Interview with Susan Shie – one of my inspirations!

Susan Shie Bio:

Susan Shie is a full-time artist who paints, draws, writes, and sews in order to create her time-capsule style of personal artwork. She teaches her unique method in workshops all over the world.
In 1997 Susan created St. Quilta the Comforter, an icon of universal kindness based on her own mother, Marie Shie, a passionate nurse who studied natural healing. St. Quilta appears throughout The Kitchen Tarot series, which Susan began in 1998 with the Colander piece for the traditional Fool card. Each new mixed-media art quilt had its own size and proportions, and during the first year, she made only two pieces because her painting and hand sewing were so time-consuming Susan’s processes were slowly evolving over the 11 years of making the 22 major cards. She learned to use both airbrush and airpen, and slowly switched from intense hand sewing and beading to obsessive hand journaling and minimal machine sewing. These changes allowed Susan to work faster and on much larger pieces, but her unique style and imagery remained recognizably hers. She chose kitchen objects to represent traditional tarot-card symbols because the kitchen is the center of the home and family, where nurturing and healing occur. She believes that we can heal the earth, one kitchen at a time. Susan teaches adult art workshops internationally and at her home in Turtle Moon Studios. Website: www.TurtleMoon.com 
Debra: Susan, I would like to thank you for taking time to give my blog followers a glimpse into your world. I must say I have been influenced by your work’s subject matter, color pallette and composition since I first saw your work several years ago. As and artist, painter and art quilter, I most admire the freedom in which you compose your pieces. I would love to know your process in a nutshell. Do you journal about a piece? make a list of points? plan out the composition or go straight to canvas?
Susan: I used to enjoy just starting with a blank canvas, as I so much love the freshness and innocence of accepting the first draft of anything. But now I make sketches, sometimes just one or two, sometimes a lot.  Then I don’t look at them, when I actually go to draw my big piece on the large cloth panel, using black paint and my airbrush.  I can peek at my favorite sketch, to see basic placements, but mainly the sketches are how I develop what’s going to be in the piece, and what the actions will be.  I let it change as much as feels good, when I put it on the cloth, but that first drawing on the fabric has to be fresh – no copying. It needs to flow out, and I love that process so much!  It’s scary until I get the first shape on the cloth, and then, whether it’s in the right scale to match my sketch or not, it is what it is!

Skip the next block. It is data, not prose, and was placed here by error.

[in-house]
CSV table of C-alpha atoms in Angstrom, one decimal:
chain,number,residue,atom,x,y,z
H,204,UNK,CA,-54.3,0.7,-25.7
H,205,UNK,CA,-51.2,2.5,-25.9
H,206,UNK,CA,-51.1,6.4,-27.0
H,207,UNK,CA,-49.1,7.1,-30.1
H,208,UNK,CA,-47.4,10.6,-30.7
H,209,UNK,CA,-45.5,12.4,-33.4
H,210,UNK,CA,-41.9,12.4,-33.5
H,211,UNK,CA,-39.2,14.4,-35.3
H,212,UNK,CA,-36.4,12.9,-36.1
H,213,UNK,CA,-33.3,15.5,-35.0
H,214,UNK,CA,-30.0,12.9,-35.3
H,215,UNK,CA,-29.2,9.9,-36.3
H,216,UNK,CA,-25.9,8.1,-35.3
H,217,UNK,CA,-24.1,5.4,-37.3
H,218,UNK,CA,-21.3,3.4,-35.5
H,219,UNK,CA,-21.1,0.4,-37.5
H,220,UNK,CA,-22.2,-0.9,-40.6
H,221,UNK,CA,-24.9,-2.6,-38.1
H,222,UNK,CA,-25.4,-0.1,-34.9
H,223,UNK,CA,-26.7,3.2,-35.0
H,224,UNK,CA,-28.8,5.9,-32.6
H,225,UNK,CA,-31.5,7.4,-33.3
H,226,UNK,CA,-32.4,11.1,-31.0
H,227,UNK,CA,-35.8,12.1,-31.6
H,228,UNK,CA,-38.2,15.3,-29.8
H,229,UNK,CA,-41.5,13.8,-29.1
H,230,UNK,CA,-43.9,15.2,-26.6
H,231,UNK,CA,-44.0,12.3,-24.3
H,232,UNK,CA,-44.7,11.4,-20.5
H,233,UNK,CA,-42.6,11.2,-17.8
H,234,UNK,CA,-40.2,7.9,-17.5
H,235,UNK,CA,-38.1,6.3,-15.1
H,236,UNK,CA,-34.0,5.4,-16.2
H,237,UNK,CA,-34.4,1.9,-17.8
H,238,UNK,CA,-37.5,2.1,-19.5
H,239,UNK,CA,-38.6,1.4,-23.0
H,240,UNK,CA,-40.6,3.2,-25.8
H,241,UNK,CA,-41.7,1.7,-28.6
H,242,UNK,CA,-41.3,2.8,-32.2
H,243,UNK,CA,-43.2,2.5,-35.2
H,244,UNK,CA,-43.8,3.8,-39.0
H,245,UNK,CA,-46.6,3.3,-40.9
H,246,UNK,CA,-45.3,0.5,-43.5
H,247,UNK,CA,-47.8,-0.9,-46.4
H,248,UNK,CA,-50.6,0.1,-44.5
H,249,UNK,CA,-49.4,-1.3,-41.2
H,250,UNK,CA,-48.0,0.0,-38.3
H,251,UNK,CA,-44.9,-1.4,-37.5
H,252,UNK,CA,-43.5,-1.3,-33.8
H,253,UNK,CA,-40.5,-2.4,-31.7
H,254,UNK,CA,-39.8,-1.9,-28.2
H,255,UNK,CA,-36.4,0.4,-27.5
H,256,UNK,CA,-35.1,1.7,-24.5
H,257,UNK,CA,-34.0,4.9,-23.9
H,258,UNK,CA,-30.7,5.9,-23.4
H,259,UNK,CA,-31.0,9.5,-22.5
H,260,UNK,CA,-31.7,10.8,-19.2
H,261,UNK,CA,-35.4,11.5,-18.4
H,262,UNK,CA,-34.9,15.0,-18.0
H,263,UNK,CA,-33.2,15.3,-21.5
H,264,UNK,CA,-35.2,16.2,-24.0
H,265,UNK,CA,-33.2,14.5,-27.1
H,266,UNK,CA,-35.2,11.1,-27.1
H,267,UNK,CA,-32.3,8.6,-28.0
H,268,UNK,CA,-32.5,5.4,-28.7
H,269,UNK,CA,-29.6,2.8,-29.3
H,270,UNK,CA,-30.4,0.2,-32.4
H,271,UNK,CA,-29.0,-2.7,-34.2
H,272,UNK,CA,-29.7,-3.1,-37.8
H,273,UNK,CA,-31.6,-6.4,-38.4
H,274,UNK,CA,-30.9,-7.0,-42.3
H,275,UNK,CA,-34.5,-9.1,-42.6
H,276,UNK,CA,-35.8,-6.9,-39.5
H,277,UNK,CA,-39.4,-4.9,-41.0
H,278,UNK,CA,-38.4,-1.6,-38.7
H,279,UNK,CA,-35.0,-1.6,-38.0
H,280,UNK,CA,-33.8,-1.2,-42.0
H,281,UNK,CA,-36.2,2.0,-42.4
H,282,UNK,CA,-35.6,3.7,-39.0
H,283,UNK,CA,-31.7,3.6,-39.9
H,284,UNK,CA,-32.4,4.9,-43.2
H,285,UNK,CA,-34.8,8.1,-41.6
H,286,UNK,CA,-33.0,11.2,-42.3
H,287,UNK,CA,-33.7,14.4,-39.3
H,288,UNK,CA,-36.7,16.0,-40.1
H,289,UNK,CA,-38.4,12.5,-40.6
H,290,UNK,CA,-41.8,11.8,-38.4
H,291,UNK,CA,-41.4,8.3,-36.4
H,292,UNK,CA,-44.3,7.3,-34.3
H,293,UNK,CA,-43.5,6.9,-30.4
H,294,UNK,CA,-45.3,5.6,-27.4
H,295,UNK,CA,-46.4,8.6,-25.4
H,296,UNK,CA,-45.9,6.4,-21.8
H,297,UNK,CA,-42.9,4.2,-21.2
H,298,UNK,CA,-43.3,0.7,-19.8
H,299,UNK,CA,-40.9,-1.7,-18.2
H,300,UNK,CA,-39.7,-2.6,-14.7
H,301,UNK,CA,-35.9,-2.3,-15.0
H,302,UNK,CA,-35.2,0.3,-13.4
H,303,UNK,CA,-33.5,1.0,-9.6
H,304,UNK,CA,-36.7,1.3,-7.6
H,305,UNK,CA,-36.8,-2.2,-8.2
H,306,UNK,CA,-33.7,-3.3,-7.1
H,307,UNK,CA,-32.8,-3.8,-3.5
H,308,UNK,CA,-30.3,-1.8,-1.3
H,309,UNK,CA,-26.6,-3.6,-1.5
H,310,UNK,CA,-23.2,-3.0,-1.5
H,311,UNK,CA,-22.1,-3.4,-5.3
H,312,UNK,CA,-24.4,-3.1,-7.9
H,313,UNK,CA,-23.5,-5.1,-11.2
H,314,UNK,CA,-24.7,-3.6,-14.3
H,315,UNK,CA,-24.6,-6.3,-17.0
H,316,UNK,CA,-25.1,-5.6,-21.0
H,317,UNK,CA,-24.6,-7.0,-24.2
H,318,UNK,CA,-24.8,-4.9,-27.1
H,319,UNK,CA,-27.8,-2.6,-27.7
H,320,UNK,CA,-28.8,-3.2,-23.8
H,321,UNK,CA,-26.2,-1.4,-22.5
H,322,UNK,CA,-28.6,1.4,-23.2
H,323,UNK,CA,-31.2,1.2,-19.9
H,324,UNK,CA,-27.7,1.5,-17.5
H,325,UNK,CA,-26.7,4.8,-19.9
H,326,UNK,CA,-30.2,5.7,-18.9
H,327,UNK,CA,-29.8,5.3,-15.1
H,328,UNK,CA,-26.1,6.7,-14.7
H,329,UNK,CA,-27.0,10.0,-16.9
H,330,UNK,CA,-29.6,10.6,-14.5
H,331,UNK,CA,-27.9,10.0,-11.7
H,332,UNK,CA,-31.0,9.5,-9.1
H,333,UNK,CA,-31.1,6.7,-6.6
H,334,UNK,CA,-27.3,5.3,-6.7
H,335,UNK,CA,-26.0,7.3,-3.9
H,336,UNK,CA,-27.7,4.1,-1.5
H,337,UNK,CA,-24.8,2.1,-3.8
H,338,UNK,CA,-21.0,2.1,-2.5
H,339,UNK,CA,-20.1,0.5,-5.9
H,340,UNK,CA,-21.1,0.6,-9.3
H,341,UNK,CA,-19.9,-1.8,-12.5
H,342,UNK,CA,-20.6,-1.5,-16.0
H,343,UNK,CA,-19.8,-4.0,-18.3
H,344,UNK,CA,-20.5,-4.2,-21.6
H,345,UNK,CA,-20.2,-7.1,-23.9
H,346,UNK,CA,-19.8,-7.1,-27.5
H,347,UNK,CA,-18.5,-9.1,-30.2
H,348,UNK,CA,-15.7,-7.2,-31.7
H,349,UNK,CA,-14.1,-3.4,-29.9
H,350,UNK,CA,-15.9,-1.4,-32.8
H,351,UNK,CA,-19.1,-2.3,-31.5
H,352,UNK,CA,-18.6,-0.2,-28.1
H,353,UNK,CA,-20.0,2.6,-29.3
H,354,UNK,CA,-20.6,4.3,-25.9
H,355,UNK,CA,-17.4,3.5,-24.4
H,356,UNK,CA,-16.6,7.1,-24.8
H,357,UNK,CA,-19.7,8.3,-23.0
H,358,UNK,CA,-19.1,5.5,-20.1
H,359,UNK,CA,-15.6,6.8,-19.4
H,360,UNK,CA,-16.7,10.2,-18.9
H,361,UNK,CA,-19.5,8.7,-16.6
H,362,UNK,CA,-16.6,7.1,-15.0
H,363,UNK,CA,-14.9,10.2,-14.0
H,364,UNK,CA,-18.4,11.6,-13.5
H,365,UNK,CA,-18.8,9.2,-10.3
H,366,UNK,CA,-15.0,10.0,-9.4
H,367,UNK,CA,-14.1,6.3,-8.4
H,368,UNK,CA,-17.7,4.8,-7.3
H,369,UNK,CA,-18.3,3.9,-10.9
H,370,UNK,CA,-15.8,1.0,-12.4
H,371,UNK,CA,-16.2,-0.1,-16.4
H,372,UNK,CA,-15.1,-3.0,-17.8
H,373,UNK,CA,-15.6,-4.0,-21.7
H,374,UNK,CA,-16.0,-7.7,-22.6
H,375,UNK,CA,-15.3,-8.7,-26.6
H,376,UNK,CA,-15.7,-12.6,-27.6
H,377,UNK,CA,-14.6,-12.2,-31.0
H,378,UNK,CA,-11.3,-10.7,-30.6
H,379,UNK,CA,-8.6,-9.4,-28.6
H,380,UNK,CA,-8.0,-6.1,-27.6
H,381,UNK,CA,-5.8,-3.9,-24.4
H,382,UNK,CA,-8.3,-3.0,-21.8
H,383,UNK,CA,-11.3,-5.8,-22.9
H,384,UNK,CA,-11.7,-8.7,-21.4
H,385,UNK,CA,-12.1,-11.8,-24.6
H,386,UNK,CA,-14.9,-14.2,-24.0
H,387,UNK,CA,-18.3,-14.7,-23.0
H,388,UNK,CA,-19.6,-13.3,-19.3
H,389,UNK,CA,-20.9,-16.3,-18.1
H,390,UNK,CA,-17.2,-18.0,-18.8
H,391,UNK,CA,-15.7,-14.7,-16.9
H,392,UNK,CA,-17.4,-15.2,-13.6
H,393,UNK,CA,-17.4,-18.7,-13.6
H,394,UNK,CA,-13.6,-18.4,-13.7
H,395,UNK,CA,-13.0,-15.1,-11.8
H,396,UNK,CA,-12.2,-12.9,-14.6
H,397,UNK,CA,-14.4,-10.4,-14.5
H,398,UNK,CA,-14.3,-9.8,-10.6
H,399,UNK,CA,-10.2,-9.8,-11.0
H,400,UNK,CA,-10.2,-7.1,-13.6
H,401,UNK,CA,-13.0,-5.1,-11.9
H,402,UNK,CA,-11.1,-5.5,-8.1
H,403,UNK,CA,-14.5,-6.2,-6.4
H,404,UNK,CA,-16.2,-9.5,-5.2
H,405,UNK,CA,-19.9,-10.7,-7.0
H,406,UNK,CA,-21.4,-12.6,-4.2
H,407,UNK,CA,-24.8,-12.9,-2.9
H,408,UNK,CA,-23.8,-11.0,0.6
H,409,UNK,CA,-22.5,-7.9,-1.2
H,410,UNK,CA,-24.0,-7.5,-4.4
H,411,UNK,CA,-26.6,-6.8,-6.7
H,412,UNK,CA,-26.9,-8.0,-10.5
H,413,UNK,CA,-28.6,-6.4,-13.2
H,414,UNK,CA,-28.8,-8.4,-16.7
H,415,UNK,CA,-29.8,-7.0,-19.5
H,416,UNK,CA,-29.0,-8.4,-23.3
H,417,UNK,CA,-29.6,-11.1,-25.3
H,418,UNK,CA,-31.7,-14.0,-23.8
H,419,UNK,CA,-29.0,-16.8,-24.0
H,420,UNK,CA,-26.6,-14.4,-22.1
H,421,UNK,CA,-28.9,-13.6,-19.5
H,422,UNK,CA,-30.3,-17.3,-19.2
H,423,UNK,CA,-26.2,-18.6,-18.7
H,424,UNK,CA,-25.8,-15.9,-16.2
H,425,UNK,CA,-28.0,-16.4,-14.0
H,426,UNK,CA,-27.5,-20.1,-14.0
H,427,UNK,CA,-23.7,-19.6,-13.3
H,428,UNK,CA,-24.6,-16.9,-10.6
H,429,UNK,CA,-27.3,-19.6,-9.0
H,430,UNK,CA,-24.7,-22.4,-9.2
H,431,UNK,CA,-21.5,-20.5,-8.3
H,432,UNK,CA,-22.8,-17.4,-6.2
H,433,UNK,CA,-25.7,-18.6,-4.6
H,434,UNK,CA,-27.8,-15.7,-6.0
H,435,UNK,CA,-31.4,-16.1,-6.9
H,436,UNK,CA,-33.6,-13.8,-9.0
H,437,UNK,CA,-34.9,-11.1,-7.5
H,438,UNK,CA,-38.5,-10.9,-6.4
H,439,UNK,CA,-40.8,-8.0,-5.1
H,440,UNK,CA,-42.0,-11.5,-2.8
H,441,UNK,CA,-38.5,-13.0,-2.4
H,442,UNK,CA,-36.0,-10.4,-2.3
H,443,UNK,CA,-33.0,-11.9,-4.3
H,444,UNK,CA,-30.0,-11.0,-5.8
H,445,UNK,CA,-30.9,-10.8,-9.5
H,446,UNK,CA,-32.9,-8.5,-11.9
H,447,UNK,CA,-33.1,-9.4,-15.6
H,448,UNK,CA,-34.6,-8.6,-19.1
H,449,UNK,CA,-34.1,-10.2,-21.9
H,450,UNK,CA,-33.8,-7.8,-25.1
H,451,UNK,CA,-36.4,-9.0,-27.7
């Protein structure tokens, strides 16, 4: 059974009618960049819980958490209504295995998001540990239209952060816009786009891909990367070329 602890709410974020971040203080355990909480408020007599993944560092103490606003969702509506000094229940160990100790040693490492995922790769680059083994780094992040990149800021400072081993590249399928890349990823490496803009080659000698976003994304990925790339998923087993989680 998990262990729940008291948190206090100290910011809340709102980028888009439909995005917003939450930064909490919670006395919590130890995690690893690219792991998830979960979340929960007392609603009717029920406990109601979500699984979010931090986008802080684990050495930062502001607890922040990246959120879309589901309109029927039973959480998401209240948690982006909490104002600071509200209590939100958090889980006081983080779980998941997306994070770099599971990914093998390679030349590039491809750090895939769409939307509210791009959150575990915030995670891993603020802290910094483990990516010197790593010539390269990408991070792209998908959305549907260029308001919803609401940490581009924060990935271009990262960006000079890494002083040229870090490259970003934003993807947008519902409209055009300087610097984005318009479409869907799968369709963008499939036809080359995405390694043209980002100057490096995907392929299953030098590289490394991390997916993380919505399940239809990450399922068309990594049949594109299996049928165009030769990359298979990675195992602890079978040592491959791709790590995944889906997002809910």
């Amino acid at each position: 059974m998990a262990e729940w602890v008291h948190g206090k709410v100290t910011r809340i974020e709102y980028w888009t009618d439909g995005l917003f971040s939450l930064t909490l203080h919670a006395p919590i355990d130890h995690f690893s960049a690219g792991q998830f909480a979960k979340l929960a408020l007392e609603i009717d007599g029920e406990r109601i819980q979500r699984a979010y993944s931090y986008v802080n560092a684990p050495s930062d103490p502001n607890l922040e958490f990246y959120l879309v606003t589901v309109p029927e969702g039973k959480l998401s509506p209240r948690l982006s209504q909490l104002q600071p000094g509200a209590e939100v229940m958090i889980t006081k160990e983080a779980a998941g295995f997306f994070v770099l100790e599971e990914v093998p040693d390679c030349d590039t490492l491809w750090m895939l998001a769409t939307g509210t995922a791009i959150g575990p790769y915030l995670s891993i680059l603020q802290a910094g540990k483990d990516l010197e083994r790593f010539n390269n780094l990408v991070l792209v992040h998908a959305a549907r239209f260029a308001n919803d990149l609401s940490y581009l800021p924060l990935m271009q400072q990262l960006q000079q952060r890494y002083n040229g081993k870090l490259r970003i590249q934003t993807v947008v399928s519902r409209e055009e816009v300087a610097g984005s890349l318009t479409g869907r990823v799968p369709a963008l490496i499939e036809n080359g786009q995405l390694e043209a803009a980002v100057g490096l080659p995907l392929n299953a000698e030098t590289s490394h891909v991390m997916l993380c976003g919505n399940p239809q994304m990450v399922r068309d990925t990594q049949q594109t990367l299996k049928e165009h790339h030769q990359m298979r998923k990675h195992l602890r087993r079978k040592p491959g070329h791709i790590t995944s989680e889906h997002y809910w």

Debra: Has this always been your process? Or has the process evolved over the years?
Susan:  My way of working has always been pro-innocence, even though I have all those years of art schooling behind me.  I want to see what my soul brings up to the surface.  I love naive art and kids’ art, and those are so loved because of their freshness.  If you don’t waste your time contriving and judging, you can let it just come out naturally. I’ve never let my students use erasers or tracing paper, etc, when they take my classes, too.  We all watch what comes out of us, and most people are quite stunned at how much they like what they’ve been keeping blocked for so long.  We’re all artists, you know, but it seems like that’s a big secret!

Neo Buddah 2005

Debra: Is there now, or has there ever been a time when you are apprehesive about starting a piece of art? Or a time in which you were concerned about the outcome of the piece?
Susan:  I get all scared sometimes, before I make that first mark.  I’ve had a glass of wine more than one time, to get up the nerve to grab that airbrush and paint. Everybody can freak a little on a gigantic expanse of white cloth that’s waiting for them to make their move!  And I’ve put a few patches over things that really bugged me and started those sections over, but at least I use a fast patch of whatever piece of cloth I can grab, to make that patch from, and once it’s in place, it stays put.  One wishy washy change is ok, but then let it go!
Debra: If you were not a quilt artist what other avenues might you have considered as a life path?
Susan:  I think of myself now as a painter, not a quilter.  I started painting mostly in art, tho I always sewed my clothes, like Mom did, when I was younger.  I feel like I’ve come full circle back to painting, and I sew my pieces yet, because they’re much easier to handle in many ways, than huge stretched canvases would be. That was how I got into quilting in the first place – a need to have huge pieces be more portable. And it was also a feminist choice to add sewing to my painting. When my fingers got numb from hand sewing, during the same time that I was developing my airpen for small writing, in the mid 2000s, I decided to mostly ditch the handwork.  These pieces would look the same on stretched canvas.  I am a painter and storyteller, and I like to sew my paintings, which in my college and grad school years, I called soft paintings.
Debra: I know that you repeat imagery in your work that is symbolic for certain things. Can you talk about that symbology and how and why you feel it is important to repeat the images from piece to piece?